In professional wrestling, New Japan Pro-Wrestling has run the January 4 Tokyo Dome Show, currently promoted as Wrestle Kingdom, every year since 1992. The event is the biggest in puroresu, and roughly analogous to WrestleMania in the United States.[citation needed]

The Chicago Cubs and the New York Mets played a pair of games here to open the 2000 season, the first time American Major League Baseball teams have played regular season games in Asia. The New York Yankees and the Tampa Bay Devil Rays played two games there in March of 2004 to open that season. The Boston Red Sox and the Oakland Athletics opened the 2008 MLB season in Japan as well. These teams also competed against Japanese teams.[34] The Boston Red Sox beat the Oakland Athletics 6–5 in extra innings in the first game.[35] To open the 2012 MLB season the Seattle Mariners and the Oakland A's played a two-game series on March 28–29. In game one Seattle led by Ichiro's 4 hits won 3-1 in 11 innings.[36]

The 2017 World Baseball Classic celebrated the first and second round (Pool B and Pool E) in the Tokyo Dome in March 2017.[37]

See also

  • Tokyo portal
  • iconBaseball portal
  • iconAmerican football portal
  • Thin-shell structure
  • List of thin shell structures


  1. ^ "東京ドームシティ|野球情報|施設規模". Retrieved 2017-03-07. 
  2. ^ "Tokyo Dome – World of Stadiums". 1988-03-17. Retrieved 2017-03-07. 
  3. ^ "TOKYO DOME CITY WEB SITE Architectural Features". Archived from the original on 2010-02-18. Retrieved 2008-03-26. 
  4. ^ a b "Basketball Passport - Tokyo Dome". Archived from the original on 2016-01-27. Retrieved 2017-03-07. CS1 maint: BOT: original-url status unknown (link)
  5. ^ "Guides app - Lonely Planet's newest app". Retrieved 2017-03-07. 
  6. ^ "Tokyo Dome". 1988-03-17. Retrieved 2017-03-07. 
  7. ^
  8. ^ a b "Mariah Carey: revisited". Retrieved 2017-03-07. 
  9. ^ "Janet Jackson Announces Rock Witchu Tour". Retrieved 2013-03-29. 
  10. ^
  11. ^ "X Japan Announce Concert Details". Retrieved 2011-10-29. 
  12. ^ [1]
  13. ^ "The Girlie Show World Tour in Tokyo". Madonna Glam. 1993-12-13. Retrieved 2013-12-16. 
  14. ^ "The Confessions Tour in Asia". Billboard. 2006-09-20. Retrieved 2006-10-14. 
  15. ^ "Rain Becomes First K-Pop Star to Perform at Tokyo Dome". Korea Times. 2007-05-27. Retrieved 2014-06-10.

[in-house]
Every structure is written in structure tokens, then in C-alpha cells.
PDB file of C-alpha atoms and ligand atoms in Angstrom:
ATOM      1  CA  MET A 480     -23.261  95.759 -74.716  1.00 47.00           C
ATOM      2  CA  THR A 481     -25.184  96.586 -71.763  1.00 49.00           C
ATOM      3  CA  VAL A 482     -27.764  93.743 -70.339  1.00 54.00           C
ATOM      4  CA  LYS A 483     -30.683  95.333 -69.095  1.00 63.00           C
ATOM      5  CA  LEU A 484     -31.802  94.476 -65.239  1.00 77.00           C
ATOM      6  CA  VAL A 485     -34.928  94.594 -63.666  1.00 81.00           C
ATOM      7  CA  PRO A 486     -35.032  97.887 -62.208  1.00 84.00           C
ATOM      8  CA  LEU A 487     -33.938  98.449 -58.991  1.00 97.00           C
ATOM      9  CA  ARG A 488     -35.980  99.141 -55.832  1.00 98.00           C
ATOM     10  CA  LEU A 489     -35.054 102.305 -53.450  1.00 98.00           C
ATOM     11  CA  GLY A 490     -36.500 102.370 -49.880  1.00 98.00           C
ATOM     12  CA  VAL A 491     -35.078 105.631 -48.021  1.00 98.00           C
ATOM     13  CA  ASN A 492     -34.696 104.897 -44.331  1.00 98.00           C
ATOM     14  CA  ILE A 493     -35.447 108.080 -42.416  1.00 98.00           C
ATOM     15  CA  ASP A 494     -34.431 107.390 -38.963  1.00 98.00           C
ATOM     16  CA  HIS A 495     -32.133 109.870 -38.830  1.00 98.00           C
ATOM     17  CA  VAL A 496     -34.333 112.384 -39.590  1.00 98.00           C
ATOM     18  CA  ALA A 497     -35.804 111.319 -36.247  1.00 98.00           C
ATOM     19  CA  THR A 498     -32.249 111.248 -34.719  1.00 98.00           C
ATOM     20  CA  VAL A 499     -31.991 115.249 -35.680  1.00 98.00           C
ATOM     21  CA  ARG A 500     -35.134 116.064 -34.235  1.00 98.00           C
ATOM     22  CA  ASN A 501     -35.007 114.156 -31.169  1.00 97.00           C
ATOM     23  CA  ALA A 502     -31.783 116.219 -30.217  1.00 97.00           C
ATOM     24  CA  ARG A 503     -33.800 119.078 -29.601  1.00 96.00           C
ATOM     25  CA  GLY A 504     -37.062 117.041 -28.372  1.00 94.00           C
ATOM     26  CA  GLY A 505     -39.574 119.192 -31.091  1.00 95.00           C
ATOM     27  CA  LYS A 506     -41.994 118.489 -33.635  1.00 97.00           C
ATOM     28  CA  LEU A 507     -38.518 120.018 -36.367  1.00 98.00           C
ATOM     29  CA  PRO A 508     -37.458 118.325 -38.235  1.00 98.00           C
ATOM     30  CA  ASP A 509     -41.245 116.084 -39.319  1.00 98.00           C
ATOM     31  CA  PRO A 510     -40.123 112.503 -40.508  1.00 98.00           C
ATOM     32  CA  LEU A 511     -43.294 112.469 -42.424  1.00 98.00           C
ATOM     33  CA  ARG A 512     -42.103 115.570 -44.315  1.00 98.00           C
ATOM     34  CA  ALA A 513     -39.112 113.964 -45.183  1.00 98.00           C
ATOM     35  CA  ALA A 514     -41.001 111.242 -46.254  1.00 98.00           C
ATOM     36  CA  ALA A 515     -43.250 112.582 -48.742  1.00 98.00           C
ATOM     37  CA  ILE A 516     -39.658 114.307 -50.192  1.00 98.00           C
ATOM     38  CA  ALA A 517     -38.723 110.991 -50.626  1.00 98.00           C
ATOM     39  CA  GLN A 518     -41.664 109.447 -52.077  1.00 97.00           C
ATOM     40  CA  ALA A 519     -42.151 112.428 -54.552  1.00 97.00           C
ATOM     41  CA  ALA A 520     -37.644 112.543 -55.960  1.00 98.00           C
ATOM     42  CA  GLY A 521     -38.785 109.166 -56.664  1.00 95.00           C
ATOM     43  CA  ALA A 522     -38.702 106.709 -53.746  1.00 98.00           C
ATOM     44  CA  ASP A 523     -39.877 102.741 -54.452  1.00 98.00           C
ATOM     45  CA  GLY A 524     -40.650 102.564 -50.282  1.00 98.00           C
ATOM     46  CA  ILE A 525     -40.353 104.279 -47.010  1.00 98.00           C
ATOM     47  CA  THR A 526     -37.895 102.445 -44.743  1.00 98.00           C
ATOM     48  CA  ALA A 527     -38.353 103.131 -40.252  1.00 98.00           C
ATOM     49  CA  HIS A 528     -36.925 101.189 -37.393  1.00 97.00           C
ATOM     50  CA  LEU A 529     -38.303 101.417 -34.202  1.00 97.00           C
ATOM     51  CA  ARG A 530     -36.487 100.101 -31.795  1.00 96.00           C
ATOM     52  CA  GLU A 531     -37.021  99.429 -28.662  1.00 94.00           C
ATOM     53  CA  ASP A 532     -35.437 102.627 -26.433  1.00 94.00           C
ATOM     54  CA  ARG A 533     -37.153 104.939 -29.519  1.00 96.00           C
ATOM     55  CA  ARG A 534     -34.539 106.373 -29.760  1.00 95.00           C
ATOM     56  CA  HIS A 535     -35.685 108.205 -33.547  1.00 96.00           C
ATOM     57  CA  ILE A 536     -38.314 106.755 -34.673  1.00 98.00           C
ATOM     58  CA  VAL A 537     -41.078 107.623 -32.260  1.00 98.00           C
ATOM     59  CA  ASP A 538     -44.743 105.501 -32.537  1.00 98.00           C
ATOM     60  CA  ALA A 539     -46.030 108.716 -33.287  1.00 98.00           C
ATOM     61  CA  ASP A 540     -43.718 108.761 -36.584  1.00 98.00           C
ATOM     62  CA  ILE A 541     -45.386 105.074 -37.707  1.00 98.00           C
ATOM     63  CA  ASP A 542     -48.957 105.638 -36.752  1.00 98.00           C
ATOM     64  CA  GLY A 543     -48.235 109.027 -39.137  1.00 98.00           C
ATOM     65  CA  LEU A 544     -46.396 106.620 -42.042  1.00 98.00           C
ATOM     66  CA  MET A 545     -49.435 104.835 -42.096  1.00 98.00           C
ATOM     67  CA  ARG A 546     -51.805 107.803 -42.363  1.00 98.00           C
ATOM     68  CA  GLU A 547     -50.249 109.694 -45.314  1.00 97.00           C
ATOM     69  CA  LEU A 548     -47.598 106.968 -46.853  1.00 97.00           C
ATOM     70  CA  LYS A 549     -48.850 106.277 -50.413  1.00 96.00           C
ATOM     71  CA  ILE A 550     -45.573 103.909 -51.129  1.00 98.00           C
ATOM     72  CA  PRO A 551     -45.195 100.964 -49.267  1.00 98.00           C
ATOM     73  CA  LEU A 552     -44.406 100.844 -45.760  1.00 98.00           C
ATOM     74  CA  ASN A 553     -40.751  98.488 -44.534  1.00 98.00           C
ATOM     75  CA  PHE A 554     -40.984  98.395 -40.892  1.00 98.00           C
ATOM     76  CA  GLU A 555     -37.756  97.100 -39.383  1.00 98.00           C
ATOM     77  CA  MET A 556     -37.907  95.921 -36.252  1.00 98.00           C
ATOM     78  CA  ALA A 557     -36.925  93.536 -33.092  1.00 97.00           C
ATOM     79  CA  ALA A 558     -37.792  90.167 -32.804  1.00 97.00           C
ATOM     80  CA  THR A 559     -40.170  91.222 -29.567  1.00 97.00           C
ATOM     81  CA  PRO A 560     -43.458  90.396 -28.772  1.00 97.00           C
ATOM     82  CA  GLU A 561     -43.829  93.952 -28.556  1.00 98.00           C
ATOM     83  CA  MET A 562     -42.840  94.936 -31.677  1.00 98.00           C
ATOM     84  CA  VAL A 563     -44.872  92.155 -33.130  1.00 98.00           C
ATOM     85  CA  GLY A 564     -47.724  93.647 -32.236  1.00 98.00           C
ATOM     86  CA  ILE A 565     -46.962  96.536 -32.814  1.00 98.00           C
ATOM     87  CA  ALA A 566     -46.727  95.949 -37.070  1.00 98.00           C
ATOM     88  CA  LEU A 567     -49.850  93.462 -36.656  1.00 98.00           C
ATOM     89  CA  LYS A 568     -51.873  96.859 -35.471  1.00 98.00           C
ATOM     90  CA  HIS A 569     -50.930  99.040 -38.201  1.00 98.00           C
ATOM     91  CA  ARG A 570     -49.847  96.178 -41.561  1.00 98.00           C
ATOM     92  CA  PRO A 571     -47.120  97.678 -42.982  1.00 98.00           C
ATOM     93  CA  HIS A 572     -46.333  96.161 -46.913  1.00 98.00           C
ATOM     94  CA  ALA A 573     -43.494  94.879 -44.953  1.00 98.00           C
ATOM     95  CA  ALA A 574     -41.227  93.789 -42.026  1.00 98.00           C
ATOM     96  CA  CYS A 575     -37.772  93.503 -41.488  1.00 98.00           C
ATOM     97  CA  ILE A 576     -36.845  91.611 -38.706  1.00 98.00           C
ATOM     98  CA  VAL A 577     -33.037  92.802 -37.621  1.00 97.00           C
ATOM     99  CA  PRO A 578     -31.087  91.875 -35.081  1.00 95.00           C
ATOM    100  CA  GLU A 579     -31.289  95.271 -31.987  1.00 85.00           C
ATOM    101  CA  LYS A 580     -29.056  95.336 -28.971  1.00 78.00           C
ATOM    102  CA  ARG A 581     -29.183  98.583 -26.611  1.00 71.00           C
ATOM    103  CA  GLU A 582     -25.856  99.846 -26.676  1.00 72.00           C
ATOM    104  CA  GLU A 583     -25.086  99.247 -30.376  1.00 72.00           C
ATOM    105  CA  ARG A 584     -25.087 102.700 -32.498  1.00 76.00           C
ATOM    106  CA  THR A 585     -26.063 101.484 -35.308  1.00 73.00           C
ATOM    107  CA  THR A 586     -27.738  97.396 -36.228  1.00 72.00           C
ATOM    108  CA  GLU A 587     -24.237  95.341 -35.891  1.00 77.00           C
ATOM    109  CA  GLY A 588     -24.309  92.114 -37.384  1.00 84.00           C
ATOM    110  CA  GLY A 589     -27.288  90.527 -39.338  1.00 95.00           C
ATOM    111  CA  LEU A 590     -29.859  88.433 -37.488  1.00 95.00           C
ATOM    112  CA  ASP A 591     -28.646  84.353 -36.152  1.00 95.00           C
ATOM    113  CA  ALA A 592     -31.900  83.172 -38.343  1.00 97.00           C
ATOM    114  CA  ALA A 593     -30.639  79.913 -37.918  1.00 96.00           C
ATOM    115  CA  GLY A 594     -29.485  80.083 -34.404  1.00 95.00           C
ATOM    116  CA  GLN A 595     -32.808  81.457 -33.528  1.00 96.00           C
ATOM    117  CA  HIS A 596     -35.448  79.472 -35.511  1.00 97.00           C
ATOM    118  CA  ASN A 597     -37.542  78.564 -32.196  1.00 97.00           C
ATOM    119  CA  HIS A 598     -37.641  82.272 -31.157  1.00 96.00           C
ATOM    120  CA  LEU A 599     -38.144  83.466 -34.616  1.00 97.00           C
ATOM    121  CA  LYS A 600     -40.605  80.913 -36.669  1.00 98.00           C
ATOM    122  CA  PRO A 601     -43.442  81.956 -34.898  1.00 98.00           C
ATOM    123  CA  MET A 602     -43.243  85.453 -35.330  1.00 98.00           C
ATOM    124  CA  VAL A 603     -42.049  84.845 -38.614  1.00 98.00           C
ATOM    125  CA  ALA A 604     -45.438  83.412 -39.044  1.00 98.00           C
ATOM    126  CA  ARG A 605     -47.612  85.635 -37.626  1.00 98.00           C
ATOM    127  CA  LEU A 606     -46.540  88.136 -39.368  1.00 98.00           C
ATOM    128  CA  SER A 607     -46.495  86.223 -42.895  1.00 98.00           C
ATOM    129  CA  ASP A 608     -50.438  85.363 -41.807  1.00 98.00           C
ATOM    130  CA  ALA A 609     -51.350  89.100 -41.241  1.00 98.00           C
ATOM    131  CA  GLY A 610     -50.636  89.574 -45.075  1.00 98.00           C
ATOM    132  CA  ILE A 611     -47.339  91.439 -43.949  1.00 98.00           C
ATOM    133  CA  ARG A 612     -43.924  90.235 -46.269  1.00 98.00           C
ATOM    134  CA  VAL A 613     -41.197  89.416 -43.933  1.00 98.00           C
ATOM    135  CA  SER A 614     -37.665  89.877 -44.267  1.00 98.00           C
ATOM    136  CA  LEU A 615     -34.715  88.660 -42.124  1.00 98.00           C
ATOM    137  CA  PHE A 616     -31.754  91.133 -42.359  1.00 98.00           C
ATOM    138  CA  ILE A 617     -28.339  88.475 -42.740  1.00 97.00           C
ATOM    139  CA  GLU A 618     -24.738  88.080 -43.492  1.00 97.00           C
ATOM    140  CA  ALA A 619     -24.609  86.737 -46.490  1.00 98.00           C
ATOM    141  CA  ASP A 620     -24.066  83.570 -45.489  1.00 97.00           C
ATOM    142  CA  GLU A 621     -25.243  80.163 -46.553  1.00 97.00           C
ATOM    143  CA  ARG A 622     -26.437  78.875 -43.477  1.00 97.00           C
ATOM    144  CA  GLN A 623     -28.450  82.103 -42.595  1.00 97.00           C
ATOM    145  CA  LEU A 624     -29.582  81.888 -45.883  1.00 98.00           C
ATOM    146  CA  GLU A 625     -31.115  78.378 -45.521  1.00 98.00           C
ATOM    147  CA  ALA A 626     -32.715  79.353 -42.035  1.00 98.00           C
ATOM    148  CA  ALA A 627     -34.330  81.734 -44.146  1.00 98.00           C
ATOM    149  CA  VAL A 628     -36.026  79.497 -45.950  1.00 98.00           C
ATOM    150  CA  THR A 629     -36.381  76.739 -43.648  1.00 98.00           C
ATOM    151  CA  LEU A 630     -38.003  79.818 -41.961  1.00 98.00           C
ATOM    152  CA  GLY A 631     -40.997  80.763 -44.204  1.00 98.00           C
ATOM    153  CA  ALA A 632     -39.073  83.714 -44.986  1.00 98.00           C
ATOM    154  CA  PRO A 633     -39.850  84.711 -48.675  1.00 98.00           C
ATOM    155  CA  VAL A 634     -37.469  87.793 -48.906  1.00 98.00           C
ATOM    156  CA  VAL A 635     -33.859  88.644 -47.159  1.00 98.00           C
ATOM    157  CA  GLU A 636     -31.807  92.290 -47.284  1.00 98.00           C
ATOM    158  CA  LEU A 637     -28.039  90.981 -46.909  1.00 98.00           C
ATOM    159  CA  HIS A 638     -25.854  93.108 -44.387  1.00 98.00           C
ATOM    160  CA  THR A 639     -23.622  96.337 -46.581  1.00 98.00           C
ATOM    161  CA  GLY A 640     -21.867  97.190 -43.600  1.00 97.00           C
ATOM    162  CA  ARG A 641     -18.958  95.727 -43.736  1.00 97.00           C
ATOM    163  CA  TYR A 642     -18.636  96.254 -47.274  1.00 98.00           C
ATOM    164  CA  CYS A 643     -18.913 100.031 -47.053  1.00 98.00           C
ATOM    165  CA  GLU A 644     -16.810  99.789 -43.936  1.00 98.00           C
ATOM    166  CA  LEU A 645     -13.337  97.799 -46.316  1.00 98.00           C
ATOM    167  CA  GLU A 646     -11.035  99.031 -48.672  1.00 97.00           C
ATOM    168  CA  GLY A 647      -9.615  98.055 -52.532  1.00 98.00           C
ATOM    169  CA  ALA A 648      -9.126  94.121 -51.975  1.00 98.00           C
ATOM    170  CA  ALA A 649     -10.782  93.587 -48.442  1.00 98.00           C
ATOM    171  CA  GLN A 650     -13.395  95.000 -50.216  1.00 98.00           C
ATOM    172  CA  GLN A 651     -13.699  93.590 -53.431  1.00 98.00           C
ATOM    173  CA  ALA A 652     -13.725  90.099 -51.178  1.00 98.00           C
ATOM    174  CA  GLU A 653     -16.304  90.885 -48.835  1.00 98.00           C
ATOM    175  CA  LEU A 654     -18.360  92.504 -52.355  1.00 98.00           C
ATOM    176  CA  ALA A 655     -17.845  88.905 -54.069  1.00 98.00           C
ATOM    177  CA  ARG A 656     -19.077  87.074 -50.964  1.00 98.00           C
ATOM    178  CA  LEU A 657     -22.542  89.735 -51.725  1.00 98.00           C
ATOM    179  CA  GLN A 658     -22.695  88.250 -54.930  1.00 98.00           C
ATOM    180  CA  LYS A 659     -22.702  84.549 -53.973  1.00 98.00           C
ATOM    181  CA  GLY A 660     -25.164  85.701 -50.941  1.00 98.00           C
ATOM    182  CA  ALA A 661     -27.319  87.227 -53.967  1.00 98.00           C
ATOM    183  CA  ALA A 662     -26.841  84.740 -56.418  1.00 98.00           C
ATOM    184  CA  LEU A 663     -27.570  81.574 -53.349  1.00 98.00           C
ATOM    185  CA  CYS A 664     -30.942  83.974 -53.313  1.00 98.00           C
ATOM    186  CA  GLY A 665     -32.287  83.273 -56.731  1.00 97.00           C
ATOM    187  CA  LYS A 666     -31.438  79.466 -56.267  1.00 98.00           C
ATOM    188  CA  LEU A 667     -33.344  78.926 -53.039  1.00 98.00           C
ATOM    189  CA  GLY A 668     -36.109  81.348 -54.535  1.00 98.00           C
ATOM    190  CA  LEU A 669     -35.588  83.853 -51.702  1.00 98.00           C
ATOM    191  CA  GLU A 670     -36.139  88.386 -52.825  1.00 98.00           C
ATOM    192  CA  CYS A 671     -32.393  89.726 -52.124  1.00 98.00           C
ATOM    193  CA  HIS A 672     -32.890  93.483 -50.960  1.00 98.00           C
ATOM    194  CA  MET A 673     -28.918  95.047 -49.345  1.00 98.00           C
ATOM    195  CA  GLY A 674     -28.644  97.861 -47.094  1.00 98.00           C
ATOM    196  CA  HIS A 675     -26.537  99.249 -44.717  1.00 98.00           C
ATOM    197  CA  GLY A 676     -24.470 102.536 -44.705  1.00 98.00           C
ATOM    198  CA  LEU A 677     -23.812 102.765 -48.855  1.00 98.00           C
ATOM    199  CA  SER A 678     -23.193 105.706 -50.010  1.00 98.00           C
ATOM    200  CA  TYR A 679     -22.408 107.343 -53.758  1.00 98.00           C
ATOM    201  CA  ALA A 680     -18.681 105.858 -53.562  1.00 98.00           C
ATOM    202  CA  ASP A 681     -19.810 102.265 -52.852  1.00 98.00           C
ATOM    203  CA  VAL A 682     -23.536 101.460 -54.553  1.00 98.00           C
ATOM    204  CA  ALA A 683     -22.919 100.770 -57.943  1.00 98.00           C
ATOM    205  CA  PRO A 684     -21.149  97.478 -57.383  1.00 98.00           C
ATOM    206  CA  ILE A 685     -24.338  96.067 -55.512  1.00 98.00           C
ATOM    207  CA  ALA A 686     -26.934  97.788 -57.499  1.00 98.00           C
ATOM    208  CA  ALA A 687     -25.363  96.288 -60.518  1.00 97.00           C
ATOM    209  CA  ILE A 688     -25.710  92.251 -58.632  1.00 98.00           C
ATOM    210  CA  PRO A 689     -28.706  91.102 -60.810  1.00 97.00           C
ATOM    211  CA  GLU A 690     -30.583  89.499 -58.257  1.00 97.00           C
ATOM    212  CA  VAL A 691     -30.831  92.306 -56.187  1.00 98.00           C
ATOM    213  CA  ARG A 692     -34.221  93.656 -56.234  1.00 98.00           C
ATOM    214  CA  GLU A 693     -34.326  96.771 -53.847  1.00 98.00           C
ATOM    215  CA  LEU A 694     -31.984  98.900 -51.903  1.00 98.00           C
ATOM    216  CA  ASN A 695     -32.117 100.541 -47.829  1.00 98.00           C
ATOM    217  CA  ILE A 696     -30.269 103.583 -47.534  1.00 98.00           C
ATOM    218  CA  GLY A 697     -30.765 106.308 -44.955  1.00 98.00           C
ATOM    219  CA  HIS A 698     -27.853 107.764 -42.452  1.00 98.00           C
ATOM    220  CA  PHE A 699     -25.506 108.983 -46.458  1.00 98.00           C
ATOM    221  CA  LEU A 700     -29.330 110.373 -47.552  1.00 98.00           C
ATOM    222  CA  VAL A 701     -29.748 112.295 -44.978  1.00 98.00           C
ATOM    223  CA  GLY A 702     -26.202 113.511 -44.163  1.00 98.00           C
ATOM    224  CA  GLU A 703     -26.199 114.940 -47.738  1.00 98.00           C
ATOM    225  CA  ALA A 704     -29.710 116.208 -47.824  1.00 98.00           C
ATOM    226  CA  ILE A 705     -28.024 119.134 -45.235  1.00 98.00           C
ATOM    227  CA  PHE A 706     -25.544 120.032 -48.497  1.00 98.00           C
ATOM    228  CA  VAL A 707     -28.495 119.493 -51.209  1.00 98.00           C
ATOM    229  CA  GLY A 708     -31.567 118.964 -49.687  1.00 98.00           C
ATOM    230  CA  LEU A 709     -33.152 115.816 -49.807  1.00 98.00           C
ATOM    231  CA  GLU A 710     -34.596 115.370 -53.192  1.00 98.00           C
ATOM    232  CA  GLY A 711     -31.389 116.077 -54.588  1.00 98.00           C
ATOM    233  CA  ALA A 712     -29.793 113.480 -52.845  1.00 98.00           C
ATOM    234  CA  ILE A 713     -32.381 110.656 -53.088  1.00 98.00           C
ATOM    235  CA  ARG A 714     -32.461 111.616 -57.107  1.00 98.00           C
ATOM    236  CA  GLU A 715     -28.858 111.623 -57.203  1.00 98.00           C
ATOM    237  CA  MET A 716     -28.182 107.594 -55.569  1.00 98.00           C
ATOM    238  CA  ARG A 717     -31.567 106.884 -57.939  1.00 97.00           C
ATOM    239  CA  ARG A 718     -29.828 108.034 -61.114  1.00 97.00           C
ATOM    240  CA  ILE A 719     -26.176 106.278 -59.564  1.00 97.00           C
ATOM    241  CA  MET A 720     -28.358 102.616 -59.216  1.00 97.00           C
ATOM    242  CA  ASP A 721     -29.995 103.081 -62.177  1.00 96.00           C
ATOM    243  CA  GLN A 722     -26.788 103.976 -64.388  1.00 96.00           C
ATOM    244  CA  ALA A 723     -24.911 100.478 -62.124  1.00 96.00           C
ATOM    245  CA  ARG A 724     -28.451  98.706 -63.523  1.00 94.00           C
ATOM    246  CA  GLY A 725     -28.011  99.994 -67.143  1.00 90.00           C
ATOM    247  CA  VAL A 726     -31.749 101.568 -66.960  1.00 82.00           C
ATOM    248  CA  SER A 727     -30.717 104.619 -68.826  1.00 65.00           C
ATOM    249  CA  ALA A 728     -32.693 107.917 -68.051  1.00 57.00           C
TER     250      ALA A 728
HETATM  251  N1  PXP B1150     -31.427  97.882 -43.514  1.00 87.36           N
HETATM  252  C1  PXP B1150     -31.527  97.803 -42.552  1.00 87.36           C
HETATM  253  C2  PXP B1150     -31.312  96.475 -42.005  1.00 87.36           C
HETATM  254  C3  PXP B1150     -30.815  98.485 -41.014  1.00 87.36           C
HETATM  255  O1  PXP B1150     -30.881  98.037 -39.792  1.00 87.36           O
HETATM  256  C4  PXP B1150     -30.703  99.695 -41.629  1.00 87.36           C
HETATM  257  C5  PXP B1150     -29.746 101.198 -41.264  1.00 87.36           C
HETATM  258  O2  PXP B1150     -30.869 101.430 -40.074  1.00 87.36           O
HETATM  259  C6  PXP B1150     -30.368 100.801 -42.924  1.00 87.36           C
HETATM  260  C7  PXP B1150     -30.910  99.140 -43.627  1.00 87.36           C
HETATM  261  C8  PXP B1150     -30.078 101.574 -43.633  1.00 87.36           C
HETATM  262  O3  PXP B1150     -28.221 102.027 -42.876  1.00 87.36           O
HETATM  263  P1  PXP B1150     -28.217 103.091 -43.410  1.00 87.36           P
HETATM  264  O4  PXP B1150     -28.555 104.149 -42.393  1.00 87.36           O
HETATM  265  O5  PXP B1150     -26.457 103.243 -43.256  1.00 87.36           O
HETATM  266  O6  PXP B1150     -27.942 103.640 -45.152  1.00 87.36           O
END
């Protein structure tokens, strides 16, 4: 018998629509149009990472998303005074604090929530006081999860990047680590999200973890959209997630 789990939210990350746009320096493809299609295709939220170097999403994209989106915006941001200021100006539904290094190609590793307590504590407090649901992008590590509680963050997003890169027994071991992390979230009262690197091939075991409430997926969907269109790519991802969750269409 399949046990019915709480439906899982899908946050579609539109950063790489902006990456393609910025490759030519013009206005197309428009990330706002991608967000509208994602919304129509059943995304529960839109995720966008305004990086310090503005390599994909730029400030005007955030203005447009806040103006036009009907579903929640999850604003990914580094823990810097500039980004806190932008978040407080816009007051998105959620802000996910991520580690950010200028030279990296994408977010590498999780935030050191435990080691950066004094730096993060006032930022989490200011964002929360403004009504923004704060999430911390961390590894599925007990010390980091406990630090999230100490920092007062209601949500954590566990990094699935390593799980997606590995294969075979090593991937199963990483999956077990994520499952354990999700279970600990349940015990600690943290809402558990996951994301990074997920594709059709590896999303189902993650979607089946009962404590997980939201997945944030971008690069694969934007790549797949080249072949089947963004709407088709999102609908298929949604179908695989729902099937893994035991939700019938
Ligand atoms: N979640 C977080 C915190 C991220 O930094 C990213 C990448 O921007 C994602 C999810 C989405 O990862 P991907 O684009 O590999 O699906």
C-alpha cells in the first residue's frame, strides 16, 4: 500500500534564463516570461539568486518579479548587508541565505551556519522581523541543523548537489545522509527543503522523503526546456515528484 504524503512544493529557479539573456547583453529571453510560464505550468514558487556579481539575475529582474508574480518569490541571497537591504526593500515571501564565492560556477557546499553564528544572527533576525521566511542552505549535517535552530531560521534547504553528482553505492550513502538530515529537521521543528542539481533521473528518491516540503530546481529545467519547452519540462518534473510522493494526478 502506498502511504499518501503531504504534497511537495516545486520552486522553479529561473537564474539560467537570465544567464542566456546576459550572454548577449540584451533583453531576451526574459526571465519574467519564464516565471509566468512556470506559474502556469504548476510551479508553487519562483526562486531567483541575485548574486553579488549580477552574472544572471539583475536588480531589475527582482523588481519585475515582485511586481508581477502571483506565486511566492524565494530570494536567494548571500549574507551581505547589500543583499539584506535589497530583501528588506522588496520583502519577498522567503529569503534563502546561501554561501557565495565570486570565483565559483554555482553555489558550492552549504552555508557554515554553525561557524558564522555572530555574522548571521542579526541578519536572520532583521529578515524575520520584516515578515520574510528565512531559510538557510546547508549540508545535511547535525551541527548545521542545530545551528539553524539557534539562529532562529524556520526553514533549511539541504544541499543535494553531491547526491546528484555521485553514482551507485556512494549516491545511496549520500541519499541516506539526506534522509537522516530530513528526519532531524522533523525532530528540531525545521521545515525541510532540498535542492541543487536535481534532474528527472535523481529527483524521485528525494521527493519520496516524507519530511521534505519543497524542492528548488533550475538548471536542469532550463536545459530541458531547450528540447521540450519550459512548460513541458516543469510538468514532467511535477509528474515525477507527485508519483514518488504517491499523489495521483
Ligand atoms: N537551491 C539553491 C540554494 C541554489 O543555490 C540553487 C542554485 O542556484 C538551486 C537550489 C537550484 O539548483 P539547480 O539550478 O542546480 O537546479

16. ^ "KinKi Kids hold largest Tokyo Dome concert ever". Tokyograph. July 22, 2007. Retrieved October 28, 2009. 
  17. ^ "Hey!Say!最年少東京ドーム公演". NikkanSports. Retrieved November 15, 2016. 
  18. ^ "TVXQ Performs at Tokyo Dome". Korea Times. 2009-07-06. Retrieved 2015-03-16. 
  19. ^ "「いつかどこかの空の下でまた会おう」LUNA SEA復活ライヴで意味深発言". (in Japanese). 2011-10-29. 
  20. ^ "LUNA SEA Successfully Finish This Tour's Last Overseas Performance in Taiwan!". December 21, 2010. Retrieved 2011-02-09. 
  21. ^ "Super Junior Draws in 110,000 Fans at Tokyo Dome, Beating Out Lady Gaga : News". KpopStarz. 2012-05-14. Retrieved 2017-03-07. 
  22. ^ "Super Junior wows 110,000 fans at the Tokyo Dome". Retrieved 2017-03-07. 
  23. ^ "Super Junior hold a concert at Tokyo Dome for 'Super Show 6' with 110,000 ELF". Retrieved 2017-03-07. 
  24. ^ "Big Bang Frist Korean Artist Performing 3-Dome Concert in Japan : News". KpopStarz. 2012-09-10. Retrieved 2017-03-07. 
  25. ^   (2014-01-14). "Big Bang closes Japan Dome Tour, breaks ticket sales record". Retrieved 2017-03-07. 
  26. ^ "Group Big Bang To Hold Another Japan 5 Dome Tour This Fall : News". KpopStarz. 2014-07-28. Retrieved 2017-03-07. 
  27. ^ "2PM is legendary on first day of Tokyo Dome concert". 2013-04-20. Retrieved 2017-03-07. 
  28. ^ "KARA becomes the first female Korean artist to hold concert at the Tokyo Dome". 2013-01-07. Retrieved 2017-03-07. 
  29. ^ SNSD Heats Up the Night in Tokyo Dome with 50,000 Fans (December 10, 2014). Retrieved on December 10, 2014.
  30. ^ Girls' Generation The Best Live concert is "sold out" (in Korean) Korean Broadcasting System (December 11, 2014). Retrieved on December 11, 2014.
  31. ^ "Billboard Boxscore :: Current Scores". Retrieved 2017-03-07. 
  32. ^ "Event Schedule | Tokyo Dome | Tokyo Dome City". Tokyo Dome. 2017-02-14. Retrieved 2017-03-07. 
  33. ^ "Love Live! Official Worldwide Website". Retrieved 2017-03-07. 
  34. ^ "Red Sox, A's Japan-bound in 2008". Retrieved 2008-03-26. 
  35. ^ "Moss, Manny fuel comeback". Retrieved 2008-03-26. 
  36. ^ "Seattle Mariners Oakland athletics open 2012 season Tokyo" ESPN.
  37. ^

External links

  • Tokyo Dome official website